Financial statements for individual companies are consolidated into the Group’s financial statements, and valued in accordance with uniform principles across the Group. The most important valuation methods for the individual balance sheet positions are as follows:
Liquid assets include cash, current account balances at banks and other financial institutions, as well as fixed term deposits with maturity of no more than 90 days. Liquid assets are valued at their nominal rate.
Short-term securities include marketable and easily realisable securities investments and term deposits with a maturity of three to twelve months. Securities are valued at market prices. Term deposits are valued at their nominal rate.
Receivables are valued at their nominal rate. Value adjustments are carried out for identifiable individual risks. Experienced based country-specific value adjustments (2% to 10%) are applied to other risks.
Inventories are valued at either their acquisition or manufacturing costs. However, if the market price is lower, this figure is applied instead. Manufacturing costs include the cost of raw materials, individual production costs and a portion of allocated general overhead costs. The values used for items whose marketability is limited, are partially or entirely corrected according to their recognisable risks of loss. Inventories of intra-Group distribution are not assigned an intermediate profit. Discounts are recorded as reductions in the cost of goods.
Tangible assets are valued at their acquisition or manufacturing cost less any applicable depreciation. Depreciation is linear over the expected useful life of the asset, taking residual values into account. The relevant depreciation periods are as follows:
15 – 50 years
– Production facilities
10 – 20 years
– Machinery and furnaces
5 – 24 years
1 – 2 years
5 – 7 years
– Office and other equipment
5 – 10 years
Assets of insubstantial value are directly expensed in the income statement upon acquisition. Intermediate profits arising from intra-Group asset transfers are eliminated.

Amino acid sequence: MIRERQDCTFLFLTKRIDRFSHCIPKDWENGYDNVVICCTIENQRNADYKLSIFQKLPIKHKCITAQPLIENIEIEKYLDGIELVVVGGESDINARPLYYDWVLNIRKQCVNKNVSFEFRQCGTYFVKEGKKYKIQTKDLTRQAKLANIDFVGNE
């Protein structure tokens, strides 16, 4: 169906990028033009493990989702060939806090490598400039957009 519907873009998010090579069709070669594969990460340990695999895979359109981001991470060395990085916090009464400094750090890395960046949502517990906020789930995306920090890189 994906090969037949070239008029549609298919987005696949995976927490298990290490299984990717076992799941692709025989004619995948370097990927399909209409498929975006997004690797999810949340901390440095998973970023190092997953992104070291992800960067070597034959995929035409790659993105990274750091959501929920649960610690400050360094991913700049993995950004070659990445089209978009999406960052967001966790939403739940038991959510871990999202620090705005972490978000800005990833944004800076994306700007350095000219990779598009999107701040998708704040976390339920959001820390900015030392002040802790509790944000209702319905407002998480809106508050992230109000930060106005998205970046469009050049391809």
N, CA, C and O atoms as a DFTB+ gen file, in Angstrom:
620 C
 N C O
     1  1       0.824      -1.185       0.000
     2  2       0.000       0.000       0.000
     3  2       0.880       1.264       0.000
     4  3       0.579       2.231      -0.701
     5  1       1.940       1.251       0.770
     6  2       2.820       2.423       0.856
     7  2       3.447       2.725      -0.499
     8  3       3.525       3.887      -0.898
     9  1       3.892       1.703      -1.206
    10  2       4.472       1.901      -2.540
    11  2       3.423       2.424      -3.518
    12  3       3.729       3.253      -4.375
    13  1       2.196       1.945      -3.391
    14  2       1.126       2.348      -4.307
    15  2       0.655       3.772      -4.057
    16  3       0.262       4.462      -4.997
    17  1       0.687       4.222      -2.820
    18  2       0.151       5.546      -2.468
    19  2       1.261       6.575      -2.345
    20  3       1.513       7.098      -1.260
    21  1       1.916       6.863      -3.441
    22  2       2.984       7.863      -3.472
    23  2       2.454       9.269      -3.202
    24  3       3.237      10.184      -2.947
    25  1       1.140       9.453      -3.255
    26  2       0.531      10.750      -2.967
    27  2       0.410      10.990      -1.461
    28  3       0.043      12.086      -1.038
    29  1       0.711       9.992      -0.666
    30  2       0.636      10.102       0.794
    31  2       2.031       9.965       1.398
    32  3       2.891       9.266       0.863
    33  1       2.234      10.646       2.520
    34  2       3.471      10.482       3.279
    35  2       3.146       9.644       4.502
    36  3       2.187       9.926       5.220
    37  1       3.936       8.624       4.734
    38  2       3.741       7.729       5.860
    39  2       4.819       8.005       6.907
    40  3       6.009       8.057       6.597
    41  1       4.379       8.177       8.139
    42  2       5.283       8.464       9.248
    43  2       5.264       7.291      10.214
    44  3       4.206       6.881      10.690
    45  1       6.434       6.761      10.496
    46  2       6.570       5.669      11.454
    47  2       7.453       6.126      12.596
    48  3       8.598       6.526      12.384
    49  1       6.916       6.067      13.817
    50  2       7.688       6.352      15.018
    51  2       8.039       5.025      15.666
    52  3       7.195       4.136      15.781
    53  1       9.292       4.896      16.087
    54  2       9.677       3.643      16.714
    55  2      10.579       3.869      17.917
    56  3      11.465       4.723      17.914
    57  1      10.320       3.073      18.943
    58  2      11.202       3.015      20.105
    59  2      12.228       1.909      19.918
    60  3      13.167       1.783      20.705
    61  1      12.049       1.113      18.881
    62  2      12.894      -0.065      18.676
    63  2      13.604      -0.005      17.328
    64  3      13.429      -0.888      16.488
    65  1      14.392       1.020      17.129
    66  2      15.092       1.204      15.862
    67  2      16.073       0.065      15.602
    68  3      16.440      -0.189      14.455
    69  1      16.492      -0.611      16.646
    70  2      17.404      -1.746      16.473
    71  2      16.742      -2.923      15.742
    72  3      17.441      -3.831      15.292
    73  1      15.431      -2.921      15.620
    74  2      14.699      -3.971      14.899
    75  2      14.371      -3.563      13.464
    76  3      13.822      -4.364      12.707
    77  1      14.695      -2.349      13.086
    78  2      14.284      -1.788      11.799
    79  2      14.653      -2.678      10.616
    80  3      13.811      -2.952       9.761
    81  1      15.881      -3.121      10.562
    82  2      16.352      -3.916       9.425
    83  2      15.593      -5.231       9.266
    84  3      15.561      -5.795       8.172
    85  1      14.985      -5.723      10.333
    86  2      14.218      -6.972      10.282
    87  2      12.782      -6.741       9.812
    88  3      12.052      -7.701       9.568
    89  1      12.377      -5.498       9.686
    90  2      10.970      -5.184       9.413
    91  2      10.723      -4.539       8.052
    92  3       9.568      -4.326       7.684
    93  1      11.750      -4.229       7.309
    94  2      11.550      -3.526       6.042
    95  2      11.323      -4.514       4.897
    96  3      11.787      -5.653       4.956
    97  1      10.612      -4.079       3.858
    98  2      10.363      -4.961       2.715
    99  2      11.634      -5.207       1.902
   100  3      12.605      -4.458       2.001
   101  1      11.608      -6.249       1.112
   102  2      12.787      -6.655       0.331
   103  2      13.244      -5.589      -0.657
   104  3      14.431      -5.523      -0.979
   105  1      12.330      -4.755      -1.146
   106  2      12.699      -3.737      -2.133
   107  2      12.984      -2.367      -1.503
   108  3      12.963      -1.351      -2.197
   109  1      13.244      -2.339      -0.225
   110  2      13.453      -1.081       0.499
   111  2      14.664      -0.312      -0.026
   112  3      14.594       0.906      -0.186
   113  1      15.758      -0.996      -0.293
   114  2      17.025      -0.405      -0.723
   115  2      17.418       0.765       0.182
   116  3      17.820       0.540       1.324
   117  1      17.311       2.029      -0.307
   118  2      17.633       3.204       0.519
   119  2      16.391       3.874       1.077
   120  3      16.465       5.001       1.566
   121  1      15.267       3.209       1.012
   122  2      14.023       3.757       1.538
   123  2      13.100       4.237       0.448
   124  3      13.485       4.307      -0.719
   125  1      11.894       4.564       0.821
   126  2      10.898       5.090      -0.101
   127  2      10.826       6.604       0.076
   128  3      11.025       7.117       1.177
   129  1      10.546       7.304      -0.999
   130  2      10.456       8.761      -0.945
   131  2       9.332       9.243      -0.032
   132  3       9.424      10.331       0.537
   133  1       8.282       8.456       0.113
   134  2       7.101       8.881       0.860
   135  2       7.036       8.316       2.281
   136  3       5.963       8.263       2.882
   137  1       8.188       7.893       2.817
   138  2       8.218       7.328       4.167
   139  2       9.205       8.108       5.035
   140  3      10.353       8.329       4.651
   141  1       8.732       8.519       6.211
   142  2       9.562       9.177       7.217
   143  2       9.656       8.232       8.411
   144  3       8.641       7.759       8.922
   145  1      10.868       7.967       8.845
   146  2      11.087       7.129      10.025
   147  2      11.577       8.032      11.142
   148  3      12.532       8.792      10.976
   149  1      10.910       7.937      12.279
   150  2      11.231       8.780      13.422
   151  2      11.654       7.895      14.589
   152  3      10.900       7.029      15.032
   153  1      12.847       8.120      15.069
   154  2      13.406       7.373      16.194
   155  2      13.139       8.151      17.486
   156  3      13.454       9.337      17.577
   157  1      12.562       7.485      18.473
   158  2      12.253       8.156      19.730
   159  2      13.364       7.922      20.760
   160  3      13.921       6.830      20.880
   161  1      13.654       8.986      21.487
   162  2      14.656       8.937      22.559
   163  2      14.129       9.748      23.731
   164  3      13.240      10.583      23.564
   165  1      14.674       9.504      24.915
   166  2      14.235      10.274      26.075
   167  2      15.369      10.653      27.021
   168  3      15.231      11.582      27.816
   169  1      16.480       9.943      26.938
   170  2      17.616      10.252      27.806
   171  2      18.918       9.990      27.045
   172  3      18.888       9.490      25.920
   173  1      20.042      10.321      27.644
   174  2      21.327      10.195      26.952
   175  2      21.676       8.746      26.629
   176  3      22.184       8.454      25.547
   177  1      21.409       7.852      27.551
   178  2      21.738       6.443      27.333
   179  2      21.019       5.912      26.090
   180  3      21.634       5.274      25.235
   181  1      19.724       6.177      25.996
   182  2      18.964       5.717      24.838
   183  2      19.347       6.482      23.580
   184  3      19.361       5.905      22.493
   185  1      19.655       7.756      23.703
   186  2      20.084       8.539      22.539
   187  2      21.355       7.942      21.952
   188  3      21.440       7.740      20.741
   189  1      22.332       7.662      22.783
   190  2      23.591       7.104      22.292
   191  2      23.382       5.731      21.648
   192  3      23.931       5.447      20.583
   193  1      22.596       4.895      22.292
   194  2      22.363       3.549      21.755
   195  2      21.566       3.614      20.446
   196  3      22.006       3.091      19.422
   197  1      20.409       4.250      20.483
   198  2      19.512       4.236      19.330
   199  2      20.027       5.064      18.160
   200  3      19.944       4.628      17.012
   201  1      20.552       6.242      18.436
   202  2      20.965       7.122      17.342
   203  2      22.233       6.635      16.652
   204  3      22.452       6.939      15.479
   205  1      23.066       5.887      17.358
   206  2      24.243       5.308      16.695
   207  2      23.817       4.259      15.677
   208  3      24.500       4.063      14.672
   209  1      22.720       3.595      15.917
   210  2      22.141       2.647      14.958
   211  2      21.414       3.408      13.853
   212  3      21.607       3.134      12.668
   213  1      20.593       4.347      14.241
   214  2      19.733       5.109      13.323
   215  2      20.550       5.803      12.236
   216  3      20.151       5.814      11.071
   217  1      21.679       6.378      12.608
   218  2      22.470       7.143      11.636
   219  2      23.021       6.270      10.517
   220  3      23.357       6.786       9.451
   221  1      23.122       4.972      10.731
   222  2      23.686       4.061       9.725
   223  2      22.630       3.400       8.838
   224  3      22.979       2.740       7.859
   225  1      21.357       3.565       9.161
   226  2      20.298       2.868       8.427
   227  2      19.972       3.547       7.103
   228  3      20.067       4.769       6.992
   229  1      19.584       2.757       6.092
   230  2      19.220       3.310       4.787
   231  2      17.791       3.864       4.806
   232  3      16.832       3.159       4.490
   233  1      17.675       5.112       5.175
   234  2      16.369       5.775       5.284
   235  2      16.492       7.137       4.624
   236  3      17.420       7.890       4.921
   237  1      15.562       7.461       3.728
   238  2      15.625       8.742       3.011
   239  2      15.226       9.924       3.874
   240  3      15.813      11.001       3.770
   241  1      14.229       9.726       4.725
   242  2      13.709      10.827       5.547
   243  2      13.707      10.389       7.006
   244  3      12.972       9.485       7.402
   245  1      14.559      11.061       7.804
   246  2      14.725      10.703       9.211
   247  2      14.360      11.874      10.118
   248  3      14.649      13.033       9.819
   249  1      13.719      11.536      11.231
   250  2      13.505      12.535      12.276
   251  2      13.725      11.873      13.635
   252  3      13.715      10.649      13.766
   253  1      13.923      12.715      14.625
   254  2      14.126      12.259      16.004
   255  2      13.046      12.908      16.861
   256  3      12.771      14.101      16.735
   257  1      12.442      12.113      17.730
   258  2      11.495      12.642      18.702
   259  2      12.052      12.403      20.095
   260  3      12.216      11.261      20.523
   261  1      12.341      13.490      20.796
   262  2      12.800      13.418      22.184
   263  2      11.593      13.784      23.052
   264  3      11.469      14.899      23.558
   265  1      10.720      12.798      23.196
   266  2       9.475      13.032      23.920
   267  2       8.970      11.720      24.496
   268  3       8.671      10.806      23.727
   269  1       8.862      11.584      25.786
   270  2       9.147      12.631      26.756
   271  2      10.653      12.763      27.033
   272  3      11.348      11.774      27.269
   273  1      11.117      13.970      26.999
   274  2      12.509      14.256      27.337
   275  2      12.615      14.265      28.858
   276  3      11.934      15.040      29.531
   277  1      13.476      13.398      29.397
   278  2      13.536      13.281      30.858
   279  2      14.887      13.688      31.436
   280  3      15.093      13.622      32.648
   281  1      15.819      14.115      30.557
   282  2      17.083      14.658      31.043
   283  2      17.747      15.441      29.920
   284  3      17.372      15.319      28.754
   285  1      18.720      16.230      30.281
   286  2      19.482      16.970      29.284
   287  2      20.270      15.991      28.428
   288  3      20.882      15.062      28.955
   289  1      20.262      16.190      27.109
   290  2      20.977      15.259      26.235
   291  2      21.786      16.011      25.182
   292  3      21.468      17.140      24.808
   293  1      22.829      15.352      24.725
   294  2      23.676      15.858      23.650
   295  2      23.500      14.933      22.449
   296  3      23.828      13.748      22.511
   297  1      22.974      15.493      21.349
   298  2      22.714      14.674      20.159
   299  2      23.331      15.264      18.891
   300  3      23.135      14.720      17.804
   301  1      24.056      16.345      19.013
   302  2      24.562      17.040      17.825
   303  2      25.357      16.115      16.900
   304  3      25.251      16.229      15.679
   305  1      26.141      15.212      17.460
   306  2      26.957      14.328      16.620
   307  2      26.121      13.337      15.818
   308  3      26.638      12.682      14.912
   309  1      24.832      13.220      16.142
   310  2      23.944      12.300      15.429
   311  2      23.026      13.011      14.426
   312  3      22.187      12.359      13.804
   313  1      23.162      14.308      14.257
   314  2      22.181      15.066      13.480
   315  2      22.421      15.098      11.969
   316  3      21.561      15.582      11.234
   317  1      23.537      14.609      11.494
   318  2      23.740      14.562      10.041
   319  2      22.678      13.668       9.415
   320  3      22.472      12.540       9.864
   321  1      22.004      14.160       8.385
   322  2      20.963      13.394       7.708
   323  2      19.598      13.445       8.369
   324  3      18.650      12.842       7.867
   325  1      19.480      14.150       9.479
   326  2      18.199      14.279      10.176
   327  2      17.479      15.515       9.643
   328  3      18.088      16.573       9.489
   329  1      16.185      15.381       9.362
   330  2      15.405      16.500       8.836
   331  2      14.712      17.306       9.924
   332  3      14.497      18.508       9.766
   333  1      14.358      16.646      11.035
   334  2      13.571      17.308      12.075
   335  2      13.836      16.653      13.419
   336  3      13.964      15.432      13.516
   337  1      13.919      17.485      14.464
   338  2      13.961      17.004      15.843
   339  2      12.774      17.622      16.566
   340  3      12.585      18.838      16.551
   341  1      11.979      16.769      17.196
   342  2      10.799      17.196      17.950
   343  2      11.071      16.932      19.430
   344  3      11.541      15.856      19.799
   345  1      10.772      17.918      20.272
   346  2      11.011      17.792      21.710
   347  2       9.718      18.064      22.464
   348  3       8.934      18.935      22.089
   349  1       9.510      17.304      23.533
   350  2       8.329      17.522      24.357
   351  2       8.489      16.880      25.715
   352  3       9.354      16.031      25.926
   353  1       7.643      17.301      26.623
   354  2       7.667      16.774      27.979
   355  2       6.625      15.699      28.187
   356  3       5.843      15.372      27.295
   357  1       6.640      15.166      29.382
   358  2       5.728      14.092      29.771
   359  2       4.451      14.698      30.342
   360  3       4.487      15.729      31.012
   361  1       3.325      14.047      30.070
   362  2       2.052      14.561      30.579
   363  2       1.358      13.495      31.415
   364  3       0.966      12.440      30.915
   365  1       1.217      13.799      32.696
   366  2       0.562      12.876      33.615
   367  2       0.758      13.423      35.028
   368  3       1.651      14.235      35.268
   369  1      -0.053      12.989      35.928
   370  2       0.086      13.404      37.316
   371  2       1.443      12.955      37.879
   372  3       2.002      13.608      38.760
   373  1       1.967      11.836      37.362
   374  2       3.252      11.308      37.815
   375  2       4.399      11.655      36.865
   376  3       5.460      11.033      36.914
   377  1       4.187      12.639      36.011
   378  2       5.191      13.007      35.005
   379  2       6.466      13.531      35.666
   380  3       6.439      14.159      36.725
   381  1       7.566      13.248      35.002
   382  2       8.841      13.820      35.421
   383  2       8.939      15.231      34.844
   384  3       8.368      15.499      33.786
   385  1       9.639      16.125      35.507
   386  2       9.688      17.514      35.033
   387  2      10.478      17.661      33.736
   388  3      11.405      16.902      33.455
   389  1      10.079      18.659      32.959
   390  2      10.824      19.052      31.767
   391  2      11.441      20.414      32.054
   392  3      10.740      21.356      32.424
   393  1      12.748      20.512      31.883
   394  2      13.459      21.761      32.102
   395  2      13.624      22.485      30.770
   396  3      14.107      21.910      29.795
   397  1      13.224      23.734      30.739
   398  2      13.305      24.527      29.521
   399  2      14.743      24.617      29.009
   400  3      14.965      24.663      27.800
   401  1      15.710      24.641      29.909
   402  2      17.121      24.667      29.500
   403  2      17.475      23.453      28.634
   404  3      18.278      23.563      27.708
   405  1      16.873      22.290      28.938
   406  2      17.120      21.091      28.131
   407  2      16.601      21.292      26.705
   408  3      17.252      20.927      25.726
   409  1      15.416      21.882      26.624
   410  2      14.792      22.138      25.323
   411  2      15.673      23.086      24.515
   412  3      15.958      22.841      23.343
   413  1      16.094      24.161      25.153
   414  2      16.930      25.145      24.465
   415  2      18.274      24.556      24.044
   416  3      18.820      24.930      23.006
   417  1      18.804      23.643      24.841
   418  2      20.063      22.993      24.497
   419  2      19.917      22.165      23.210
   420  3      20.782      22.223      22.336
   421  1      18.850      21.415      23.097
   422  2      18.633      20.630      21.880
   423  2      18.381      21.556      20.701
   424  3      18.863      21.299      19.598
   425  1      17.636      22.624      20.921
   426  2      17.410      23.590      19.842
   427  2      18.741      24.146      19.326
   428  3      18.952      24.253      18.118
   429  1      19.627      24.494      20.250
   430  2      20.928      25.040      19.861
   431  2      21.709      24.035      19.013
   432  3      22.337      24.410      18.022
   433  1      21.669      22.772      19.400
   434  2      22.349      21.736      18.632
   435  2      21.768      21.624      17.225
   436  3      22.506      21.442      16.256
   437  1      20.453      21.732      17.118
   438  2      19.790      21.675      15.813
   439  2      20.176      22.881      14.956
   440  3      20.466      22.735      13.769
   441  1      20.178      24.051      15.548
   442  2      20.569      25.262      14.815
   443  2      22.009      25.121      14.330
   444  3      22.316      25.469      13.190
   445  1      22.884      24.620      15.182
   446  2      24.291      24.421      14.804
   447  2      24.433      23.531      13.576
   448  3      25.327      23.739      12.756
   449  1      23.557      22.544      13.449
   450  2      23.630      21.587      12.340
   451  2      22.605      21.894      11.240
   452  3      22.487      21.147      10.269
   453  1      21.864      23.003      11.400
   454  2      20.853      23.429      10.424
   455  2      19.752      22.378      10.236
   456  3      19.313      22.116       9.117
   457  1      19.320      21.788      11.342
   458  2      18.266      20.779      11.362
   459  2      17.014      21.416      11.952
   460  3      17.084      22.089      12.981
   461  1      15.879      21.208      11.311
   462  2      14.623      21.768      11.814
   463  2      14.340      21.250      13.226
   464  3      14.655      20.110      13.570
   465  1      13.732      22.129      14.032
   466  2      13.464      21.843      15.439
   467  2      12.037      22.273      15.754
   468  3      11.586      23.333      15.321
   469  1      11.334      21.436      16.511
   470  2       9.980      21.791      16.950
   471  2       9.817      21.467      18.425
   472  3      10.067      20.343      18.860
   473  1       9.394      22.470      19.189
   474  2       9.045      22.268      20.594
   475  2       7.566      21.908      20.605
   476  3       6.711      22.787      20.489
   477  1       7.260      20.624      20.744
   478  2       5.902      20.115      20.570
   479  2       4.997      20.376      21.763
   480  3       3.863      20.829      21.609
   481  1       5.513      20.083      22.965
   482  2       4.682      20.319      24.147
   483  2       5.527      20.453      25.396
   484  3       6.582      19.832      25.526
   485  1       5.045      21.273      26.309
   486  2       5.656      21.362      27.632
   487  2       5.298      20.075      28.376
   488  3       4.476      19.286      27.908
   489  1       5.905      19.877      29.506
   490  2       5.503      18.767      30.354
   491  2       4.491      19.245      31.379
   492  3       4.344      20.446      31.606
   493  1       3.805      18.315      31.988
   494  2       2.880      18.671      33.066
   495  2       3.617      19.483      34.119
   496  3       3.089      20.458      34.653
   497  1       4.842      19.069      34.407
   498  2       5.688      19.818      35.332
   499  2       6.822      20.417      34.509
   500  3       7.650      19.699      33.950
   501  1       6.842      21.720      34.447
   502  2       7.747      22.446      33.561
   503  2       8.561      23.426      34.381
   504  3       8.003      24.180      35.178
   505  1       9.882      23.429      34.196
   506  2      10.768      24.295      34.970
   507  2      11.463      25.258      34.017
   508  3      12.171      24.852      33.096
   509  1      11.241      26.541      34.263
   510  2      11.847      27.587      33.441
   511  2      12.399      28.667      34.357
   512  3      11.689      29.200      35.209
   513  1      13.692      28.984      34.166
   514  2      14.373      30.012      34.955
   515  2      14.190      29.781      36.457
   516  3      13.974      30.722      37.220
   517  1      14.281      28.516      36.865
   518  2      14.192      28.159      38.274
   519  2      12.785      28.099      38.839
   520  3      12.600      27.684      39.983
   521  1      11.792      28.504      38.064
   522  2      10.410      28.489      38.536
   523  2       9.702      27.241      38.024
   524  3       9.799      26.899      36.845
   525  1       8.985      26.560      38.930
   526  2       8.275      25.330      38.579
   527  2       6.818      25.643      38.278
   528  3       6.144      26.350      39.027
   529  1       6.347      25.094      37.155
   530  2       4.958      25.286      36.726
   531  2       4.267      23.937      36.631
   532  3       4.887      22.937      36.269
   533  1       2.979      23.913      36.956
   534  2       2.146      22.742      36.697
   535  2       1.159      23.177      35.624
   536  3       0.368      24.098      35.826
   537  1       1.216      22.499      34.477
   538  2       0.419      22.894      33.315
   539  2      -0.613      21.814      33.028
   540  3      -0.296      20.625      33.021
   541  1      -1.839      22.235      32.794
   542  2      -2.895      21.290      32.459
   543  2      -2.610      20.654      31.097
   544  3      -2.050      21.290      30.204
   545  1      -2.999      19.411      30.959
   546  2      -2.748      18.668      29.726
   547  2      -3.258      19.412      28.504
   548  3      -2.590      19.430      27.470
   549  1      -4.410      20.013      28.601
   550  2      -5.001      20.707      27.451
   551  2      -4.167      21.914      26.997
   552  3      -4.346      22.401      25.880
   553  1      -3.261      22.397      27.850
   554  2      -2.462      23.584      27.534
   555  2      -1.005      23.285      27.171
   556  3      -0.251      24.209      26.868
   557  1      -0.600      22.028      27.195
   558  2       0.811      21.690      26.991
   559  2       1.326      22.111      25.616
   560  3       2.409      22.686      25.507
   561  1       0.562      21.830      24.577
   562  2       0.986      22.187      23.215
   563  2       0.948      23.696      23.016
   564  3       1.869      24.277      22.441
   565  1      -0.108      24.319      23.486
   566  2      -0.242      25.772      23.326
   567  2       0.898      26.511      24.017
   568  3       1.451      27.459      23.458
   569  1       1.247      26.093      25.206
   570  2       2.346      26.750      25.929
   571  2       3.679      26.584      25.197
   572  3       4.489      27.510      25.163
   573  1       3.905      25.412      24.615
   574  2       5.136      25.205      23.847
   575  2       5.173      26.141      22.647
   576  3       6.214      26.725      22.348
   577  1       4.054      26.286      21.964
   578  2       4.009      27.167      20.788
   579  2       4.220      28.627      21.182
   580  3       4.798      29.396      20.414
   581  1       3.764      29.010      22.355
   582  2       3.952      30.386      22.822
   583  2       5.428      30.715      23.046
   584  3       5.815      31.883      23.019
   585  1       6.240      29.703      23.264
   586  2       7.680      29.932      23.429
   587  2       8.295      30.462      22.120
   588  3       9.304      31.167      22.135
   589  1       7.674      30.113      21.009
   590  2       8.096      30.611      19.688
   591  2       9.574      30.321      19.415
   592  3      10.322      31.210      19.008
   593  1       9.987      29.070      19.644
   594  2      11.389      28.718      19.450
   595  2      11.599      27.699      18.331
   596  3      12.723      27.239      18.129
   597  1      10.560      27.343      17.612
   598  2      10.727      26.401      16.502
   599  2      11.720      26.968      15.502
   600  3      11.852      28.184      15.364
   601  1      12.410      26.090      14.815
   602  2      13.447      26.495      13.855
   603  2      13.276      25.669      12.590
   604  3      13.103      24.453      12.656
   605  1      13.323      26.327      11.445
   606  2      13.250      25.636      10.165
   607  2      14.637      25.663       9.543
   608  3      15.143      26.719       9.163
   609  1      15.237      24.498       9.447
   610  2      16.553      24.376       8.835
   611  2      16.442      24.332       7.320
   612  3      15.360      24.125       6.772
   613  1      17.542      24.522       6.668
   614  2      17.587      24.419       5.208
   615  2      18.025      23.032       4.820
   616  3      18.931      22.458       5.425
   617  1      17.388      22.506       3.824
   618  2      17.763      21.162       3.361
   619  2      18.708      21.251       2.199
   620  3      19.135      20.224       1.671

Leased assets (financial leases) are reported as assets in the balance sheet. At the beginning of the contract, leasing payments are established by applying either the leased goods’ purchase value or market value respectively. Alternatively cash value is applied if lower. The corresponding liability toward the leasing grantor is carried as liabilities from financial leasing. Cost from rental agreements and operational leasing are recorded in the income statement.
Non-consolidated participations are recorded in the balance sheet at their proportionate equity or purchase values. Loans and marketable securities are recorded at their nominal values or purchase prices respectively less any applicable value adjustments.
Intangible assets include brands, patents, licences, software and other intangibles. Acquired intangible assets are reported in the balance sheet at acquisition cost and are subject to linear amortisation over their estimated useful life. If it is impossible to determine the useful life of an intangible asset, it is generally amortised over a period of five years.
– Licences, patents, brands
3 – 5 years
– Other intangible assets
Assets of insubstantial value are directly expensed in the income statement upon acquisition.
If there is evidence that the value of an asset may be impaired, an impairment test is conducted. If the impairment test suggests an impairment, the book value is reduced to the recoverable amount (higher value of fair value less cost to sale and value in use).
Short-term a.k.a. current liabilities are debts that are repayable within one year. When the due dates are beyond one year they are posted in the balance sheet under long-term liabilities. Liabilities (incl. financial debts) are recorded in the balance sheet at nominal value.
Provisions are formed when a legal or de facto obligation from past events has arisen. The outflow of funds to meet this obligation is likely, and provisionally it is possible to estimate its’ amount reliably. The future outflow of funds is reported in the balance sheet at nominal value. If material, it is discounted as per the balance sheet date.
All tax obligations, irrespective of their due dates, are set aside. Ongoing income taxes are calculated on the basis of taxable income and reported in the balance sheet under Liabilities. Deferred taxes are calculated based on all temporary differences between the values from the tax statement and the operating values. Tax relevant losses carried forward are only taken into account if it seems possible to offset them against income. The country specific tax rates are applied when calculating deferred taxes. Deferred tax assets are recorded in the balance sheet as financial assets and deferred tax liabilities as long-term provisions.
Derivative Financial Instruments
Derivative financial instruments are valued for trading and hedging purposes at their current value. Balance sheet relevant derivatives are reported under Other short-term receivables or Other short-term liabilities. Valuation changes are reported in the income statement.